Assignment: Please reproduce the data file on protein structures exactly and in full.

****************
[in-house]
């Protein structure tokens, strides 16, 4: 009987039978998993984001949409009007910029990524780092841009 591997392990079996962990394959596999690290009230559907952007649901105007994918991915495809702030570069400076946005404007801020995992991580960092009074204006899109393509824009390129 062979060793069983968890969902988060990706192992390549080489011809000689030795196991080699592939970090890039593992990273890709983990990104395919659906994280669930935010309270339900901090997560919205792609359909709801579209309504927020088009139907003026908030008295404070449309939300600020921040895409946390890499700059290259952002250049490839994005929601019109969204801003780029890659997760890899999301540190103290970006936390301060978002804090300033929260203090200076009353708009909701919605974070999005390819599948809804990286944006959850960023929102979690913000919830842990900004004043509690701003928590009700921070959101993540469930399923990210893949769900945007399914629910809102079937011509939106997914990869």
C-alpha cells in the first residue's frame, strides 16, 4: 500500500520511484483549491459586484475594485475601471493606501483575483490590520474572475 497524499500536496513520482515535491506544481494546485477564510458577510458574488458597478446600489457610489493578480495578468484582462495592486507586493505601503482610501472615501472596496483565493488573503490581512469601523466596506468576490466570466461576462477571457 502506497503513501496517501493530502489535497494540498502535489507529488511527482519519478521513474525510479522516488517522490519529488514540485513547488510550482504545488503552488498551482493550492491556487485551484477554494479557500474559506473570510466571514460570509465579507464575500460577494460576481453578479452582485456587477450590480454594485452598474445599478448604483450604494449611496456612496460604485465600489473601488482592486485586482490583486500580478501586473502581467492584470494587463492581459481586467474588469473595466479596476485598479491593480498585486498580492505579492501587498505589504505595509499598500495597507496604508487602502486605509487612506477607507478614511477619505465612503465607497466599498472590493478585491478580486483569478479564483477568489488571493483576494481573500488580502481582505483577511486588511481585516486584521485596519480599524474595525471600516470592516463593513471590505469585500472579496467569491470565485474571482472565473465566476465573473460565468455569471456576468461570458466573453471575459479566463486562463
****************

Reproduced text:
[in-house]
């Protein structure tokens, strides 16, 4: 009987039978998993984001949409009007910029990524780092841009 591997392990079996962990394959596999690290009230559907952007649901105007994918991915495809702030570069400076946005404007801020995992991580960092009074204006899109393509824009390129 062979060793069983968890969902988060990706192992390549080489011809000689030795196991080699592939970090890039593992990273890709983990990104395919659906994280669930935010309270339900901090997560919205792609359909709801579209309504927020088009139907003026908030008295404070449309939300600020921040895409946390890499700059290259952002250049490839994005929601019109969204801003780029890659997760890899999301540190103290970006936390301060978002804090300033929260203090200076009353708009909701919605974070999005390819599948809804990286944006959850960023929102979690913000919830842990900004004043509690701003928590009700921070959101993540469930399923990210893949769900945007399914629910809102079937011509939106997914990869």
C-alpha cells in the first residue's frame, strides 16, 4: 500500500520511484483549491459586484475594485475601471493606501483575483490590520474572475 497524499500536496513520482515535491506544481494546485477564510458577510458574488458597478446600489457610489493578480495578468484582462495592486507586493505601503482610501472615501472596496483565493488573503490581512469601523466596506468576490466570466461576462477571457 502506497503513501496517501493530502489535497494540498502535489507529488511527482519519478521513474525510479522516488517522490519529488514540485513547488510550482504545488503552488498551482493550492491556487485551484477554494479557500474559506473570510466571514460570509465579507464575500460577494460576481453578479452582485456587477450590480454594485452598474445599478448604483450604494449611496456612496460604485465600489473601488482592486485586482490583486500580478501586473502581467492584470494587463492581459481586467474588469473595466479596476485598479491593480498585486498580492505579492501587498505589504505595509499598500495597507496604508487602502486605509487612506477607507478614511477619505465612503465607497466599498472590493478585491478580486483569478479564483477568489488571493483576494481573500488580502481582505483577511486588511481585516486584521485596519480599524474595525471600516470592516463593513471590505469585500472579496467569491470565485474571482472565473465566476465573473460565468455569471456576468461570458466573453471575459479566463486562463